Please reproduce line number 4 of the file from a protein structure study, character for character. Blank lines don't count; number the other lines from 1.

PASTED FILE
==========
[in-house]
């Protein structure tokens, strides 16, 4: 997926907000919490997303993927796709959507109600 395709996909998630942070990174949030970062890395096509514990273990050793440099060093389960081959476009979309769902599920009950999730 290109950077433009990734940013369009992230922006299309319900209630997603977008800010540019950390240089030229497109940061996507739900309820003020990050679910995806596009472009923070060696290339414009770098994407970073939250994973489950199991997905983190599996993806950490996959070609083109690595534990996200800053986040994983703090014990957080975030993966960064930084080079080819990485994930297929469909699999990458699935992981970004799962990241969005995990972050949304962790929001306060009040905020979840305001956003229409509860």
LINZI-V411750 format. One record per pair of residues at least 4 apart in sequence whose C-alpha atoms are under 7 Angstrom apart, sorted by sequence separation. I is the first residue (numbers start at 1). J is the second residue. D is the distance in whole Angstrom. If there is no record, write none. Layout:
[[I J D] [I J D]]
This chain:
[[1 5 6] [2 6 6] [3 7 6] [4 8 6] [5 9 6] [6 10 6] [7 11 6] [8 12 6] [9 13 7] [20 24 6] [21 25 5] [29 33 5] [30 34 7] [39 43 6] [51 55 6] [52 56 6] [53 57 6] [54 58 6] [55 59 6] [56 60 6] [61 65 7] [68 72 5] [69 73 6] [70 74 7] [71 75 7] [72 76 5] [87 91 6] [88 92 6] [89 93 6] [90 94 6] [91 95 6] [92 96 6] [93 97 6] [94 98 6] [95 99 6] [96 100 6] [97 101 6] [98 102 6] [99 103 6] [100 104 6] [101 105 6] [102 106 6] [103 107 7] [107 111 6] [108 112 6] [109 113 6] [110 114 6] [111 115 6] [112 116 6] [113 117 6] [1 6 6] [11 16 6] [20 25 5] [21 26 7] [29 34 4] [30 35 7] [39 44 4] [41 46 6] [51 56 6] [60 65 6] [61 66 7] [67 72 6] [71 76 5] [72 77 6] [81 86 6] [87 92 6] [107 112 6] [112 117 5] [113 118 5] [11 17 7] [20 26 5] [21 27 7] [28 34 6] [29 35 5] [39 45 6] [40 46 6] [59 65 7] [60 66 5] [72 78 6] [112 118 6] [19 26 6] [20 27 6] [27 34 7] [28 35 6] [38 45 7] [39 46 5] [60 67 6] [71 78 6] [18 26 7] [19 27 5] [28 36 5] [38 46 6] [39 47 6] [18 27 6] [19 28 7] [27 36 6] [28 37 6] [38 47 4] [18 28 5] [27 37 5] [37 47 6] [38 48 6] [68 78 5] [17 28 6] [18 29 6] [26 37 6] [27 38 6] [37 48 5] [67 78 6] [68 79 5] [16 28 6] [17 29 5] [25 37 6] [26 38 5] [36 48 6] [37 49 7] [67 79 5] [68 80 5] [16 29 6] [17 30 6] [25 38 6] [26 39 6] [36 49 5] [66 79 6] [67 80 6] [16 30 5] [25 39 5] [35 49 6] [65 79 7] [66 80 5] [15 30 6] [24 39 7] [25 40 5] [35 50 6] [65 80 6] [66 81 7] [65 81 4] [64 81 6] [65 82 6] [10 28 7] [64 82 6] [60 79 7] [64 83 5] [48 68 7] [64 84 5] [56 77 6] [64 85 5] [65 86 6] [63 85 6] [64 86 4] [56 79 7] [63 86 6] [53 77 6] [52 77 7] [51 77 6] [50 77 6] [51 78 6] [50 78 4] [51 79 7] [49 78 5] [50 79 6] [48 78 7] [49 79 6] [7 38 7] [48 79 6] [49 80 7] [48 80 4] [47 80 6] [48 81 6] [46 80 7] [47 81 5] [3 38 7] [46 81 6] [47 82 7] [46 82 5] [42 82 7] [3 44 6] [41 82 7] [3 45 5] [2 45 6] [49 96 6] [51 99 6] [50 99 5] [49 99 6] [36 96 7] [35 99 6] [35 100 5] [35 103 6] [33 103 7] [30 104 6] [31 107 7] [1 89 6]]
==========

[[I J D] [I J D]]